# How is potential difference maintained in a battery?

I am beginning of learn electricity so sorry if my questions are confusing or does not make sense. My question is specifically about how voltage (which I guess is due to separation of uneven charges) is constantly maintained in a battery. My knowledge of battery comes from chemistry and there examples of battery were not as complicated as those found in physics. Like in chemistry we learned of how electrons traveled one one electrode to another another and when the charges are evened the battery then dies. But in physics I am reading of examples when the battery constantly maintains the voltage and charges keep on traveling the circuit even when they reach the other terminal. Can anyone explain how this is happening? I guess I don't understand how batteries work completely.

So technically, in those physics examples the voltage isn't fixed in those batteries. The potential drops, just very slowly for small currents. For example, if the voltage is 12V and some small current flows, the voltage drops. However, it drops to like, say, 11.9999935434V or whatever. So for the problem you don't really care and you just assume 12V. Eventually, once the current has run long enough it will become noticeable in practice that the voltage is not 12V. And that's when you need to recharge the battery (if rechargeable) or get a new one.

• I suppoes maybe someone could explain what is happening at the terminals of the battery, how is charge transfered and not just piling up at eg positive terminal? – Žarko Tomičić Jan 18 '17 at 20:58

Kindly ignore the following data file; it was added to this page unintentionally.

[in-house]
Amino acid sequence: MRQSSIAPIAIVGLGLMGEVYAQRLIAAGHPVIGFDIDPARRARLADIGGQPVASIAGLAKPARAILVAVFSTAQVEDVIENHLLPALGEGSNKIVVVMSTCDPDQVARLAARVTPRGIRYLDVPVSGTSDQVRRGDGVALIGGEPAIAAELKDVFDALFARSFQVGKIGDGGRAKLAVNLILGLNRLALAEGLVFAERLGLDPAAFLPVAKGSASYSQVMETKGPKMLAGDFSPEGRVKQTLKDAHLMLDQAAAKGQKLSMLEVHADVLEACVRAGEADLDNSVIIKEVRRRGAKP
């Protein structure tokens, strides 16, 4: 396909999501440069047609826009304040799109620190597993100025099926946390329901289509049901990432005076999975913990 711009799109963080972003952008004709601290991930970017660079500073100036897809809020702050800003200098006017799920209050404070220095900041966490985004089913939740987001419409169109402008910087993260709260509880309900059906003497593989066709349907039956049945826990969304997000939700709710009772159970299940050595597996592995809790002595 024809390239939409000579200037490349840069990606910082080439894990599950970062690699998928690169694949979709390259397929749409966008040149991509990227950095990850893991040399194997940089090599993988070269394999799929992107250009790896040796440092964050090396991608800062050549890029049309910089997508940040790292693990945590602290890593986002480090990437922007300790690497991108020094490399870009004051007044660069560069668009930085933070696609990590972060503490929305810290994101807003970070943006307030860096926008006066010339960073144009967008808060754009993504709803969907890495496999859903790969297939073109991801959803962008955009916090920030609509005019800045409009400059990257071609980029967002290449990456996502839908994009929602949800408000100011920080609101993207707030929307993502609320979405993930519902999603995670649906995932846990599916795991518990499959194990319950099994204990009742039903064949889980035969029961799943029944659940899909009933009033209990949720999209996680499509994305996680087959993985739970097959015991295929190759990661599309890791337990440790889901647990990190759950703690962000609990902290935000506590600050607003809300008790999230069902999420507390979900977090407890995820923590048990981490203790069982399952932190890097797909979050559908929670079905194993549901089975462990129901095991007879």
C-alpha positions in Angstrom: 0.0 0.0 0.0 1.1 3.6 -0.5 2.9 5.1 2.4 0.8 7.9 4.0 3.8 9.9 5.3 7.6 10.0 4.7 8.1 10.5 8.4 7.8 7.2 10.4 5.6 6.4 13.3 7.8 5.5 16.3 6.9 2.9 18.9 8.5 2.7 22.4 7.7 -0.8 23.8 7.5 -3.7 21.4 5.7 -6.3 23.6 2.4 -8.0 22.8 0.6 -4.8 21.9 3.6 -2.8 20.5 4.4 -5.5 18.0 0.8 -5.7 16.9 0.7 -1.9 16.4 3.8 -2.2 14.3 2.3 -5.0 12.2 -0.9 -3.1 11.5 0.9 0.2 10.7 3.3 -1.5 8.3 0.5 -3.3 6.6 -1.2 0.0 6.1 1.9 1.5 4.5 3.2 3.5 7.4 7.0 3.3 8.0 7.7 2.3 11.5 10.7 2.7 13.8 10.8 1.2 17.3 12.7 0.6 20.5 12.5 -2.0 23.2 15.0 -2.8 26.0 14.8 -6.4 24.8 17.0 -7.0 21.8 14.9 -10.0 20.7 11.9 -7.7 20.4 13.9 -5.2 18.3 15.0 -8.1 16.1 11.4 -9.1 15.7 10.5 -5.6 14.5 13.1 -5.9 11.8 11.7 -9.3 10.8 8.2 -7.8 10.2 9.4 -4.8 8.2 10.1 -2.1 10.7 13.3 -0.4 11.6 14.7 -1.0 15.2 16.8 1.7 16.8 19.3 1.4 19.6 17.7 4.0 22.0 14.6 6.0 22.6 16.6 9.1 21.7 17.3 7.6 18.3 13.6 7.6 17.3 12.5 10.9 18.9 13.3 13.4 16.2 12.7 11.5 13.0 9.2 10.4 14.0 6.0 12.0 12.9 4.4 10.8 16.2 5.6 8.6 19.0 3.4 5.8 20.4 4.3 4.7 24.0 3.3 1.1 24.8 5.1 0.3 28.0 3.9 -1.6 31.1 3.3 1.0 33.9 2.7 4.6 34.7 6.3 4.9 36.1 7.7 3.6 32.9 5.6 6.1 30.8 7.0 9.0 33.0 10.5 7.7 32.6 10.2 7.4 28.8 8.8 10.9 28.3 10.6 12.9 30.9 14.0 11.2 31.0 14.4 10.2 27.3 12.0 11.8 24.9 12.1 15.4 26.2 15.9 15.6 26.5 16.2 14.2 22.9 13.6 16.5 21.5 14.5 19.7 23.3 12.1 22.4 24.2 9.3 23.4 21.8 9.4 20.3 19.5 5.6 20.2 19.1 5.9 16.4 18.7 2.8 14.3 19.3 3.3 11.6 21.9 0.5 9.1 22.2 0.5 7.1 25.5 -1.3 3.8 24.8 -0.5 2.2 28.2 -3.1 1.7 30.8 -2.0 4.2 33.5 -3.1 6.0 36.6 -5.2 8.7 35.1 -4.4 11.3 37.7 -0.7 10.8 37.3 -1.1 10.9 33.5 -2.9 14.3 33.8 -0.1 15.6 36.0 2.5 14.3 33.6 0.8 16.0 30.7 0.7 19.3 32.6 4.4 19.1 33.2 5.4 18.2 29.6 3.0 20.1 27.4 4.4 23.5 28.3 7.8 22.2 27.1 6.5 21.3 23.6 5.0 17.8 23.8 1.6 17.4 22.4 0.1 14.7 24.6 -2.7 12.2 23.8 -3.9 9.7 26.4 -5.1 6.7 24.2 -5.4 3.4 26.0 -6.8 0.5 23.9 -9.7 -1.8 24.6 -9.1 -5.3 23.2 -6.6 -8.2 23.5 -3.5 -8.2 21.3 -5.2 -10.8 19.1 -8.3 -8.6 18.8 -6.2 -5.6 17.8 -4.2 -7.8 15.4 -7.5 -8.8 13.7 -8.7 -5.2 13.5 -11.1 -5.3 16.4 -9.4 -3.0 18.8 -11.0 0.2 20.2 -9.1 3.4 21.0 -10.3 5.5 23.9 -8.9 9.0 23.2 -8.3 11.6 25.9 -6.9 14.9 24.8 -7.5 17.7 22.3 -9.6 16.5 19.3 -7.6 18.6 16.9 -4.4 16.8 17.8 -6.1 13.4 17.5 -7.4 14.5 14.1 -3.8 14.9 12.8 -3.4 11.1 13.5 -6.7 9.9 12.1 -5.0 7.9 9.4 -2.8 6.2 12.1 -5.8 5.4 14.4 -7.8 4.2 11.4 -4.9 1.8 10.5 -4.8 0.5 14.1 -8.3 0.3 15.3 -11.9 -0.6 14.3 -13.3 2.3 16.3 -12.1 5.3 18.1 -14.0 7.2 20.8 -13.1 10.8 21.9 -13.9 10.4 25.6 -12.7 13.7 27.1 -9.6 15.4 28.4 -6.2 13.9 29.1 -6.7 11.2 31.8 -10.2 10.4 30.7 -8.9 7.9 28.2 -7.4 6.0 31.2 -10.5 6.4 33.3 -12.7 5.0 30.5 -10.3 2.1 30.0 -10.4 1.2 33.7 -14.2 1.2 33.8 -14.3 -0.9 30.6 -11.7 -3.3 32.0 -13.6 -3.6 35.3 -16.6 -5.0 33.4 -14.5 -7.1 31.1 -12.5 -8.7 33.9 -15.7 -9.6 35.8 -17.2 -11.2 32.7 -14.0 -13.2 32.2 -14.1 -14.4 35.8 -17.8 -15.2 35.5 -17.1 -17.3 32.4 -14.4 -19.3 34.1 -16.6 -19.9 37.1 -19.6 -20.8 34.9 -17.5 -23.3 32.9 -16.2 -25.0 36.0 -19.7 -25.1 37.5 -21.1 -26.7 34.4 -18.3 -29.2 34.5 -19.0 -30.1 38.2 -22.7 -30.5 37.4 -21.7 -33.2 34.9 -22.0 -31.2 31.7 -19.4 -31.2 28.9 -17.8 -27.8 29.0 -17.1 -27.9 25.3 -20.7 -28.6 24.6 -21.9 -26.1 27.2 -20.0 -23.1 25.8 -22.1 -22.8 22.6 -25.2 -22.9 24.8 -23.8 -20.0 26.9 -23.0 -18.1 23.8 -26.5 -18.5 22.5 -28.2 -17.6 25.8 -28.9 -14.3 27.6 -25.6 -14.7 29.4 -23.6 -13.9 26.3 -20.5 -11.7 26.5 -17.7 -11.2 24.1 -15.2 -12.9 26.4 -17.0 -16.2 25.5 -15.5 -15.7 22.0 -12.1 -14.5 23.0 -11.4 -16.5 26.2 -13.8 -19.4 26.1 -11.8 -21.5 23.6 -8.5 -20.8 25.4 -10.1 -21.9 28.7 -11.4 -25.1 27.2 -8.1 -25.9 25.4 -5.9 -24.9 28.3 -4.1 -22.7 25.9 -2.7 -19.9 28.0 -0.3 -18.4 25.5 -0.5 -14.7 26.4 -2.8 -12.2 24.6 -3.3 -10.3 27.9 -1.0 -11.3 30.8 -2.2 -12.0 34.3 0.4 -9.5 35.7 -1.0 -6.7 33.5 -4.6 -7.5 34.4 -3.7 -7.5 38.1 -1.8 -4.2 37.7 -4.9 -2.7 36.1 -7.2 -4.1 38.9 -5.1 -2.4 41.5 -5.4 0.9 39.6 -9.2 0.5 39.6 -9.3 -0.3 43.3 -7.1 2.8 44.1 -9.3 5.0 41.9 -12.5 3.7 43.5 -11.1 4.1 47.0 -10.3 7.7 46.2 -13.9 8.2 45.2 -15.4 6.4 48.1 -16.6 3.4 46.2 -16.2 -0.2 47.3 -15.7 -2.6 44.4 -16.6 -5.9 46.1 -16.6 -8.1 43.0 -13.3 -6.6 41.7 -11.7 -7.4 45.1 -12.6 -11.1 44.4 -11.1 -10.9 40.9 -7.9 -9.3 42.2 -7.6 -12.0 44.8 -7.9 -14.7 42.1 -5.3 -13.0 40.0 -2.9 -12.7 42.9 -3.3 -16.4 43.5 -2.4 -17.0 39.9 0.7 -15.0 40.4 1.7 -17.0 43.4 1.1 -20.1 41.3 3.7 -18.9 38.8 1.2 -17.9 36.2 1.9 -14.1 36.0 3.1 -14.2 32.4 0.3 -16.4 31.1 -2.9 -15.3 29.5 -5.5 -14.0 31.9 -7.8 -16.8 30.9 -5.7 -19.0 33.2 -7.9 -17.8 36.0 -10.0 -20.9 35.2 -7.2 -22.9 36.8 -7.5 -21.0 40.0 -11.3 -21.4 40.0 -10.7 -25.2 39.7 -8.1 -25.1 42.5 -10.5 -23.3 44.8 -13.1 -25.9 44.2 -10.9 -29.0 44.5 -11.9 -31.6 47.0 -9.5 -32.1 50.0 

• That's what a circuit is for. In a disconnected battery, charge does pile up at the positive terminal until the voltage equals the chemical push and everything stops. If you attach the battery to a circuit, the charge can migrate and the chemistry can start working again. – BowlOfRed Jan 18 '17 at 22:43

My question is specifically about how voltage (which I guess is due to separation of uneven charges) is constantly maintained in a battery.

The battery voltage is maintained due to a multitude of chemical reactions within the battery that maintain separation of charges. But batteries only have a finite life as the chemicals within the battery will run out eventually.

But in physics I am reading of examples when the battery constantly maintains the voltage and charges keep on travelling the circuit even when they reach the other terminal.

The reason the electrons are able to travel around the circuit is because there is a potential difference between each subsequent infinitesimal segment of wire.

Or put in another way each part of the wire is at a slightly higher potential than the subsequent adjacent part. If you think about this it would have to be the case as the electrons can never flow around the circuit without a potential difference.

Very loosely speaking; Potential Difference drives current.

If you connect a 9V battery to a circuit without any components. The 9V battery means that each Coulomb of charge has 9 Joules of energy acquired from the battery; and this energy must be dissipated in the circuit wires, since there is no resistor, thermistor, or LED etc. for each coulomb of charge to transfer its energy to.

So the only thing that can happen is that the circuit wires will heat up since the energy acquired by each coulomb of charge from the battery must be transferred somewhere, and so the 9J per coulomb will all be transferred to the circuit wires. You probably know this as it is more commonly referred to as a "short circuit".